British MP resigns after admitting watching pornography in House of Commons

A UK lawmaker from the ruling Conservative Party has resigned after admitting to watching pornography on his phone in the House of Commons bedroom.

Neil Parish, a Member of Parliament since 2010, announced his decision on Saturday after pressure from members of his own party who sought to defuse sleaze allegations before Britain holds its local elections on May 5.

The poll is seen as crucial for Conservative Prime Minister Boris Johnson, who is already facing a backlash from voters against parties breaking the lockdown on government offices during the COVID-19 pandemic.

Parish, 65, quit after what he described as a “crazy” moment. Parish, chairman of the House Environment, Food and Rural Affairs Committee, said he was trying to check out a tractor website but came across a porn site with a name similar and looked at it “a little”.

“My biggest crime is that on another occasion I went there a second time,” he told the BBC. “And it was deliberate.”

‘Enough is enough’

Reports that a lawmaker had watched pornography amid the historic green benches of the House of Commons sparked a flood of complaints from women in Parliament about the misogyny and sexual harassment they faced while performing their jobs. functions.

Long known for its boozy and macho culture, Parliament is now a more diverse place, with women holding nearly 40% of seats in the House of Commons. But lawmakers and staff say harassment and inappropriate behavior are still rampant in a system that largely allows members to police themselves.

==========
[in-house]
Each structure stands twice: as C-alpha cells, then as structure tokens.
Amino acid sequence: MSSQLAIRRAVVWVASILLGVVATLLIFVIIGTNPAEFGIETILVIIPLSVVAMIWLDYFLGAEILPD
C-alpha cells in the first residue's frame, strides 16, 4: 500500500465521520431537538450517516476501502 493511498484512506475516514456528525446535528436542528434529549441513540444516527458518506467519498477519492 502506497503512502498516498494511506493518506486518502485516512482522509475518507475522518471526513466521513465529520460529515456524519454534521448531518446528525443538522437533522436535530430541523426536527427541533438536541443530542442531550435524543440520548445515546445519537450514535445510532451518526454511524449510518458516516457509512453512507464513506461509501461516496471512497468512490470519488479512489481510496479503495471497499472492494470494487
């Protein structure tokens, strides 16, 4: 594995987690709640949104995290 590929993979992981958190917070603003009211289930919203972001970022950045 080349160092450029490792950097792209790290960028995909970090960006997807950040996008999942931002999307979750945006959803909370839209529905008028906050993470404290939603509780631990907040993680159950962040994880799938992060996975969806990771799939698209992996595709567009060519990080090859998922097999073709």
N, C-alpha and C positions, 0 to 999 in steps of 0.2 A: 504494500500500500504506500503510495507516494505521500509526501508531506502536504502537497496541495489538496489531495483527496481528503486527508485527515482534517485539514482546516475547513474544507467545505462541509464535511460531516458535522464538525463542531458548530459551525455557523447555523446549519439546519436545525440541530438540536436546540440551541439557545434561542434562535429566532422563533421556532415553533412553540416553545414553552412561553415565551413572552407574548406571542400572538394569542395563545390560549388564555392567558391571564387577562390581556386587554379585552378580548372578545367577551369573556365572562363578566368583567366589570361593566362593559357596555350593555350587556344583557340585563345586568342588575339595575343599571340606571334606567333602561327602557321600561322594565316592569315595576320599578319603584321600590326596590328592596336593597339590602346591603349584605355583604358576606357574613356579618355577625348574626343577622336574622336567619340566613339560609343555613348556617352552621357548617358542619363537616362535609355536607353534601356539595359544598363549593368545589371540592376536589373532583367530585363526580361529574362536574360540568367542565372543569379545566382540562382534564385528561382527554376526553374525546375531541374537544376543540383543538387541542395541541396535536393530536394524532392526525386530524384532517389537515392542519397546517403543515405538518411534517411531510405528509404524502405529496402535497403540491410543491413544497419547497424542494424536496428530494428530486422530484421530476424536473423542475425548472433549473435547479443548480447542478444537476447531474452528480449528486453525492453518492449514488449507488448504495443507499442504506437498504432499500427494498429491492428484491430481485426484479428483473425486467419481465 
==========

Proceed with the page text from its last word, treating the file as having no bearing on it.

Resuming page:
Scottish First Minister Nicola Sturgeon said Parish’s resignation should be a moment for people across the UK to say “enough is enough”.

‘I don’t think there can really be any other way out of what has been revealed about this particular MP in recent days,’ she said while campaigning in Fife, Scotland. “Watching pornography on a mobile phone in the House of Commons while you are there to represent constituents is simply unacceptable.”

Parish dismissed the idea that he wanted to bully anyone.

“Despite all my rights and wrongs, I wasn’t proud of what I was doing,” he said. “And the one thing that I wasn’t doing, and that I’ll take to my grave as true, is I wasn’t making sure people could see it. In fact, I was trying to do everything opposite.”

The scandal comes at a precarious time for Johnson, who will face pressure to step down if the Tories do poorly in local elections.